Allegheny County has been taking small steps to cut its carbon footprint. Now they are starting to add up.
The 2022 Allegheny County Sustainability Report, which was released this week, details the cumulative impact of measures taken since the county’s first sustainability manager was hired in 2009.
Most significantly, Allegheny County has met federal air quality standards for particulates — a long-held and difficult goal — for the second year in a row. The particulate standards refer to the concentration of substances such as dust, dirt, soot or smoke that are in the air. Having hit that milestone, the county Health Department plans to seek “attainment designation” from the EPA.
In the past year, the county has also added four electric cars, two efficient dual-fuel (gas/propane) garbage trucks and four Tier IV dump trucks (which emit 86% less pollution).
“Over the last decade, we have invested in hydropower and alternative fuel and electric vehicles, improved our stormwater management and practiced sustainable development,” Allegheny County Executive Rich Fitzgerald notes in the report. “Our contract with RoadRunner Recycling has resulted in a significant reduction of what’s sent to the landfill. We have reduced the amount of paper that we recycle because we’ve gone paperless for applications for jobs and grants. And we continue to recycle plastic bottles, aluminum cans, cardboard and scrap.”
The county also has planted nearly 1,400 trees and added 10 acres of no-mow meadows, as well as a green parking lot in South Park, which will divert 2.5 million gallons of stormwater a year from Catfish Run. It added a rain garden in Boyce Park that will capture an estimated 216,000 gallons of stormwater a year.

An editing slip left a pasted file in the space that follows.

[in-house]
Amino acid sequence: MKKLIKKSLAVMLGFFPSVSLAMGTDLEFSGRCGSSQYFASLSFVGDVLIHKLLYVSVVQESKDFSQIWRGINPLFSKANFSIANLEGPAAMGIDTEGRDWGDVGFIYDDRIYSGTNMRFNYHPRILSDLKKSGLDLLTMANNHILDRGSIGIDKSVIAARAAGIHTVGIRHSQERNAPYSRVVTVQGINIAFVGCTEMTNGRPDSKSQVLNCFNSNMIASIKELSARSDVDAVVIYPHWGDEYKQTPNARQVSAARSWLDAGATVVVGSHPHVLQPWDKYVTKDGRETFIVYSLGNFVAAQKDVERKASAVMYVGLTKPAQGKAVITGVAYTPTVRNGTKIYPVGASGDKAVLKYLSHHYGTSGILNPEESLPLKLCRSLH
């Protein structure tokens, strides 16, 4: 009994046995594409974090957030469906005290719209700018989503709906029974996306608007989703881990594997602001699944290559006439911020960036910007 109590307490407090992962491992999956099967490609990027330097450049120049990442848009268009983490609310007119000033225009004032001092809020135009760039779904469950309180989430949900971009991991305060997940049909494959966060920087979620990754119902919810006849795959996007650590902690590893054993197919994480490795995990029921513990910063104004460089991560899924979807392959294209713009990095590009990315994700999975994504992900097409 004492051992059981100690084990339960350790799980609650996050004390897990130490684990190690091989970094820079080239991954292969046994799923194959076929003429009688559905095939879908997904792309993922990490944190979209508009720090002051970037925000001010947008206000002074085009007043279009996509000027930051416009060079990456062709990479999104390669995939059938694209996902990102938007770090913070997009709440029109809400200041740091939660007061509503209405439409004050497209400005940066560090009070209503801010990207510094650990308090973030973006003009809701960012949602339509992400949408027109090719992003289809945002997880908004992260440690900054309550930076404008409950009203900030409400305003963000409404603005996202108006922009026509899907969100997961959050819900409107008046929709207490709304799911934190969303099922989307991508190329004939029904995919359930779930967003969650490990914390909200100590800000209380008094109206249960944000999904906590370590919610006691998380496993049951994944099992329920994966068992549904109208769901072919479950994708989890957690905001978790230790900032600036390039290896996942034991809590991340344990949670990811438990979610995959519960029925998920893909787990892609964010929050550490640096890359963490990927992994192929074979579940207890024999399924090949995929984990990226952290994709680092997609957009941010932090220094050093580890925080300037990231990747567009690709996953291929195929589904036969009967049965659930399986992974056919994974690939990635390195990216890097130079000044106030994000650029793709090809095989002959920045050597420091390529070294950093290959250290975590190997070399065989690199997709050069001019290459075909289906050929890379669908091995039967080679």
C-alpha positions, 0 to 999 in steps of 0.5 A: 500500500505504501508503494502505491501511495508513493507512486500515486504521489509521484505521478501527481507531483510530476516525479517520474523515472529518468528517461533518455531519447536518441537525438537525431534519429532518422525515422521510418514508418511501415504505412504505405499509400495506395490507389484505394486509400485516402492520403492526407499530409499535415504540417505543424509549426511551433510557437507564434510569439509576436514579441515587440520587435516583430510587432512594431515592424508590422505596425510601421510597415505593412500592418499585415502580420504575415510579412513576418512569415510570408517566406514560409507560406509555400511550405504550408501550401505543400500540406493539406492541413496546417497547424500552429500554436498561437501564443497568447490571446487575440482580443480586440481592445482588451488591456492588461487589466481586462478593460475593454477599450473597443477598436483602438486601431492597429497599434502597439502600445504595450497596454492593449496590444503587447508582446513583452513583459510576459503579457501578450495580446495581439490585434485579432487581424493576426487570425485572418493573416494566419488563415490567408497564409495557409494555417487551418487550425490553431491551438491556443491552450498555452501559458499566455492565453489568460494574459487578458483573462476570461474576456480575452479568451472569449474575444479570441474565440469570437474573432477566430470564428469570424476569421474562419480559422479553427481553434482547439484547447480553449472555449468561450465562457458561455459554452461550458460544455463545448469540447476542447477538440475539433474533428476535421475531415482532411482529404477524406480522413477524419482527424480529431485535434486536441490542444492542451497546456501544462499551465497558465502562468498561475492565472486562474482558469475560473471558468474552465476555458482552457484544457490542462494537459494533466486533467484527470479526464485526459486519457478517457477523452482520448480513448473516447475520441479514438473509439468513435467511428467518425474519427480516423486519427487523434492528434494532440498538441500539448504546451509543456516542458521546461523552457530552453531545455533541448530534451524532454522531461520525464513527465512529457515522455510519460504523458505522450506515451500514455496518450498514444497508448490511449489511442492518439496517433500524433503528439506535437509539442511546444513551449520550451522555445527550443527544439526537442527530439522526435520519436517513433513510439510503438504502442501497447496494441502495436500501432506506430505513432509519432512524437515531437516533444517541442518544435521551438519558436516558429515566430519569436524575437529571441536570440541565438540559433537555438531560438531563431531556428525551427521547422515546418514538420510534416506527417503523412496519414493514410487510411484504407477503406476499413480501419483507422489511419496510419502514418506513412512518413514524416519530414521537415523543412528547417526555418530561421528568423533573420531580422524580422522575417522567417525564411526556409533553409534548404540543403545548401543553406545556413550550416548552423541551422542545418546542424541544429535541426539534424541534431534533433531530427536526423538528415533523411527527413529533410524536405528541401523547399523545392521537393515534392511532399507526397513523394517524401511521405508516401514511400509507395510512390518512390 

By the numbers, the county has made significant changes to its waste stream since 2009:
• Recycled 174 tons of cardboard
• Composted 0.8 tons of food waste
• Recycled 86.6 tons of plastic bottles, aluminum cans and mixed paper
• Implemented a green cleaning program for janitorial services
• Recycled 78.62 tons of scrap metal
The county has purchased 7.4 megawatts of renewable energy credits from a hydropower facility to be built on the Ohio River. Brittany Prischak, sustainability manager for the county, says she is impressed with the progress and the formation of strong, trusting relationships within the county departments and facilities management.
“These relationships, along with our county Green Team, have allowed us to expand our efforts as we integrate environmental best practices into county government,” says Prischak. “We are excited to see what more we can accomplish.”